the surface, the festival is purely, ardently Catholic, but the reality
is more complicated. The name of the festival refers not only to the good
death of Mary, who, according to scripture, ascended into heaven, but to
slaves who managed to become free during their lifetimes. The Catholic rites
are only part of the celebration; there are other religious, social and
After spending a week enjoying the big city restaurants and music
of Salvador, I headed to the small town of Cachoeira with a friend, Paola
Gianturco, a writer-photographer who wanted to include the Boa Morte rituals
in her book on festivals that celebrate women. We were joined by her interpreter,
Carlos Scorpião, a professional guide with an intense interest
in African-Brazilian culture. After the bustle and noise of Salvador,
it was fascinating to observe the rhythms of life in a town that is usually
as quiet and slow-paced as the Paraguacú River that flows beside
streets are lined with colonial buildings with tile roofs and walls painted
in brilliant colors, embellished with white trim as supple and curvaceous
as cake frosting. The buildings are in various stages of decay and rejuvenation.
A number of restoration projects have been undertaken recently with the
help of the state government, which has recognized the tourist potential
of the town's colonial architecture and riverside setting. Some artists,
mainly woodcarvers and painters, have taken up residence and opened small
A few days before
the festival officially began, we wandered into one of the sisterhood's
three headquarters buildings in the center of town. Several of the sisters,
dressed in ruffled white blouses and ample skirts, greeted Carlos fondly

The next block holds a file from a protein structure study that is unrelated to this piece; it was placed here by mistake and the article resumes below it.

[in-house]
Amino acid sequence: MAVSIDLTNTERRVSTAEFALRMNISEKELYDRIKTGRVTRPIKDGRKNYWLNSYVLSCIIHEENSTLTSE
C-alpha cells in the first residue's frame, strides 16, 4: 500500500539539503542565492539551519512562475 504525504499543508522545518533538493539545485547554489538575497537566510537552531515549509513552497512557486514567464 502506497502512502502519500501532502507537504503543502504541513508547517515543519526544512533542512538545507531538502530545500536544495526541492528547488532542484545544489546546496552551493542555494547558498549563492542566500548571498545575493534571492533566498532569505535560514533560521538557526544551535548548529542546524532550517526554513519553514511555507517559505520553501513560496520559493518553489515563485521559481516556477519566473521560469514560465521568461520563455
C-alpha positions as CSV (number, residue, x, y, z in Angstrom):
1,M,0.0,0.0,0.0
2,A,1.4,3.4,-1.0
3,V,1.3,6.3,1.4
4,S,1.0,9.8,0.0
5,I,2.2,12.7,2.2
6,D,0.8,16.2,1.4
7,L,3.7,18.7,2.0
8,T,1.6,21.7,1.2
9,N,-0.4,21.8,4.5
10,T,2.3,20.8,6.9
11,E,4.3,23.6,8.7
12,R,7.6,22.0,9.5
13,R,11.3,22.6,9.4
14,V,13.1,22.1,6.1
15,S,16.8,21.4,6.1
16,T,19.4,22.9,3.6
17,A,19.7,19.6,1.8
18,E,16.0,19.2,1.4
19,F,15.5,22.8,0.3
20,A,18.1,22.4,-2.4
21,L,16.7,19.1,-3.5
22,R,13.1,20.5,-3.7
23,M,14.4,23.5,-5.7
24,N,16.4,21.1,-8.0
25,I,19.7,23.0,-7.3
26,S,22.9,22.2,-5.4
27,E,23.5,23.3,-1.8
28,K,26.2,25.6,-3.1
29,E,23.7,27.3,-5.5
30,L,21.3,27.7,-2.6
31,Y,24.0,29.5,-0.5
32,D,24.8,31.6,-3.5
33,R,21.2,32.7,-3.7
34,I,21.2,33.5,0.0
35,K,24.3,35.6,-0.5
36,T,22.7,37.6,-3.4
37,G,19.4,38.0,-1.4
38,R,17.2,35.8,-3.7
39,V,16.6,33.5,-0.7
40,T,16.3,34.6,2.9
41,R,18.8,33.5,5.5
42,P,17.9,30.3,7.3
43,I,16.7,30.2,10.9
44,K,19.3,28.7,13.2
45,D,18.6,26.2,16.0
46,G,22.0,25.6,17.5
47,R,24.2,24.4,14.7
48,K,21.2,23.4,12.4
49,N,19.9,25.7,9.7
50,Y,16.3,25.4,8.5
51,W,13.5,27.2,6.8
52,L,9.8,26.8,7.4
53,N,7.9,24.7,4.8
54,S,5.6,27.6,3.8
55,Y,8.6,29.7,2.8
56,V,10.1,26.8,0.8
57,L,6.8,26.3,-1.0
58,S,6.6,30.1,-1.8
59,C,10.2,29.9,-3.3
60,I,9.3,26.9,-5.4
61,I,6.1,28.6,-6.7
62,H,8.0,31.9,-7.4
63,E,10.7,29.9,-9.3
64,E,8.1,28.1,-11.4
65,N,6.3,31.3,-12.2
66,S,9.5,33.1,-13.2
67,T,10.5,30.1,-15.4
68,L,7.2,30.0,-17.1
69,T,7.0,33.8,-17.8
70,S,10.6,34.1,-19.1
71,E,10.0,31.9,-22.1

and happily answered our questions with the help of his translations.
When we asked them about the festival, they were quick to say, "It
is all to worship the Virgin."
A few seconds later,
however, they were talking with equal fervor about orixás, the
deities of Candomblé, the
African-Brazilian religion that invokes spirituality through ritual dancing
and trances. Candomblé and Catholicism have coexisted in the minds
and hearts of many black Brazilians since the days when the Portuguese
colonists required slaves to be baptized Catholic and to attend weekly
Mass on their plantations. The slaves maintained their African traditions
in secret ceremonies, disguising their orixás as Catholic saints.
"On top of the
altar were Catholic objects, and the orixás were hidden under the
table," Carlos explained. "It was like a chameleon changing
its colors to survive."
Boa Morte sisterhood was founded in the early 19th century, ostensibly
with purely religious intentions to pray for the dead and to provide decent
funerals for its members. In fact, the members also intended to preserve
African traditions and to free slaves, either by helping them escape or
by earning money to buy their freedom. Although the group was the female
equivalent of Catholic lay brotherhoods, the Boa Morte's relationship
to the church was never formalized. In the 1980's a priest in Cachoeira
confiscated the sisterhood's property, including precious jewelry, religious
statues and a sandal bearing the image of the Virgin. A young lawyer,
Celina Maria Sala, came to their aid, pursuing the case through several
appeals and finally finding 19th-century paperwork proving that the sisters,
not the church, owned the items. The case was resolved in 1998, but Ms.
Sala continues to take a lively interest - now functioning as a festival
organizer and liaison with the growing number of curious outsiders who
come to the celebration.
After such a bitter
conflict, one might wonder if the Boa Morte sisters would continue to
stage celebrations in honor of the Virgin Mary. But their sincerity and
enthusiasm was clear as the festival began. On the first night, each of
the 24 sisters was splendidly turned out in the traditional Bahian garb:
ruffled eyelet overblouse, huge ankle-length skirt, lacy turban, white